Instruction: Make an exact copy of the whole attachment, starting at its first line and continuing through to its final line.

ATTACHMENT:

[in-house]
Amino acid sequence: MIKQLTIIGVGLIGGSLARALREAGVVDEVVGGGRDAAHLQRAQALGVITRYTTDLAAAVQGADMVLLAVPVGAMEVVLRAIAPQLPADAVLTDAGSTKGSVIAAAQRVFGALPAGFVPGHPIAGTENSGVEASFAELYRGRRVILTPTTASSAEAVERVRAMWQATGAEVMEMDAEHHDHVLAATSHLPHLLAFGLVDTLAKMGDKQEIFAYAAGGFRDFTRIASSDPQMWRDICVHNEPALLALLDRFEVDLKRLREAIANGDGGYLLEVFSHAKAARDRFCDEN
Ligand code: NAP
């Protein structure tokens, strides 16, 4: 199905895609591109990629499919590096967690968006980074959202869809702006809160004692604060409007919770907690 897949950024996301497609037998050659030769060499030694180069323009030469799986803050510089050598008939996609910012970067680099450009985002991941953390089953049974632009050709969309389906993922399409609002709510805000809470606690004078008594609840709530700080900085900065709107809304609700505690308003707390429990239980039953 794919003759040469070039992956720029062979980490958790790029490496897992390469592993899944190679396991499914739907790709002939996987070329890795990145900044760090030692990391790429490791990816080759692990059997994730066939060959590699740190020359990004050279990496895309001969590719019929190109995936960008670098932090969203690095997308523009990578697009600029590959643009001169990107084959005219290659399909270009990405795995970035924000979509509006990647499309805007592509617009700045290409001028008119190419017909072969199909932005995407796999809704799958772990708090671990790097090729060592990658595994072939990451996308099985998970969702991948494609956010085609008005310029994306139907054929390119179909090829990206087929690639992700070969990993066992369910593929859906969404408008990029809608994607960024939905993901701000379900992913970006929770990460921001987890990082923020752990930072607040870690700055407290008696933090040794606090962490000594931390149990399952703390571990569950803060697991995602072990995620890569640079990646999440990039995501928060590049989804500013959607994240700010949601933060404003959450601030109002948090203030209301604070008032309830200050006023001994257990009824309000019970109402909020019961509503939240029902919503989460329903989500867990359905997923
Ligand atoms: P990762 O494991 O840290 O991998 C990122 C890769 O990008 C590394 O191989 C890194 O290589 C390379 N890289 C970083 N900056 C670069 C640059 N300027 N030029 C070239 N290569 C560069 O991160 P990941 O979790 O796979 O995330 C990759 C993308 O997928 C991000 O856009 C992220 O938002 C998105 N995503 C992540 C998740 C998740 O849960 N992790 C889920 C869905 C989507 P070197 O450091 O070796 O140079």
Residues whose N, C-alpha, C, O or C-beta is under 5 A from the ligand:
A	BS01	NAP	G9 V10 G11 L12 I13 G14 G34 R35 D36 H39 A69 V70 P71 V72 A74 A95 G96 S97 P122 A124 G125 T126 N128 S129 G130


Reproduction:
[in-house]
Amino acid sequence: MIKQLTIIGVGLIGGSLARALREAGVVDEVVGGGRDAAHLQRAQALGVITRYTTDLAAAVQGADMVLLAVPVGAMEVVLRAIAPQLPADAVLTDAGSTKGSVIAAAQRVFGALPAGFVPGHPIAGTENSGVEASFAELYRGRRVILTPTTASSAEAVERVRAMWQATGAEVMEMDAEHHDHVLAATSHLPHLLAFGLVDTLAKMGDKQEIFAYAAGGFRDFTRIASSDPQMWRDICVHNEPALLALLDRFEVDLKRLREAIANGDGGYLLEVFSHAKAARDRFCDEN
Ligand code: NAP
């Protein structure tokens, strides 16, 4: 199905895609591109990629499919590096967690968006980074959202869809702006809160004692604060409007919770907690 897949950024996301497609037998050659030769060499030694180069323009030469799986803050510089050598008939996609910012970067680099450009985002991941953390089953049974632009050709969309389906993922399409609002709510805000809470606690004078008594609840709530700080900085900065709107809304609700505690308003707390429990239980039953 794919003759040469070039992956720029062979980490958790790029490496897992390469592993899944190679396991499914739907790709002939996987070329890795990145900044760090030692990391790429490791990816080759692990059997994730066939060959590699740190020359990004050279990496895309001969590719019929190109995936960008670098932090969203690095997308523009990578697009600029590959643009001169990107084959005219290659399909270009990405795995970035924000979509509006990647499309805007592509617009700045290409001028008119190419017909072969199909932005995407796999809704799958772990708090671990790097090729060592990658595994072939990451996308099985998970969702991948494609956010085609008005310029994306139907054929390119179909090829990206087929690639992700070969990993066992369910593929859906969404408008990029809608994607960024939905993901701000379900992913970006929770990460921001987890990082923020752990930072607040870690700055407290008696933090040794606090962490000594931390149990399952703390571990569950803060697991995602072990995620890569640079990646999440990039995501928060590049989804500013959607994240700010949601933060404003959450601030109002948090203030209301604070008032309830200050006023001994257990009824309000019970109402909020019961509503939240029902919503989460329903989500867990359905997923
Ligand atoms: P990762 O494991 O840290 O991998 C990122 C890769 O990008 C590394 O191989 C890194 O290589 C390379 N890289 C970083 N900056 C670069 C640059 N300027 N030029 C070239 N290569 C560069 O991160 P990941 O979790 O796979 O995330 C990759 C993308 O997928 C991000 O856009 C992220 O938002 C998105 N995503 C992540 C998740 C998740 O849960 N992790 C889920 C869905 C989507 P070197 O450091 O070796 O140079």
Residues whose N, C-alpha, C, O or C-beta is under 5 A from the ligand:
A	BS01	NAP	G9 V10 G11 L12 I13 G14 G34 R35 D36 H39 A69 V70 P71 V72 A74 A95 G96 S97 P122 A124 G125 T126 N128 S129 G130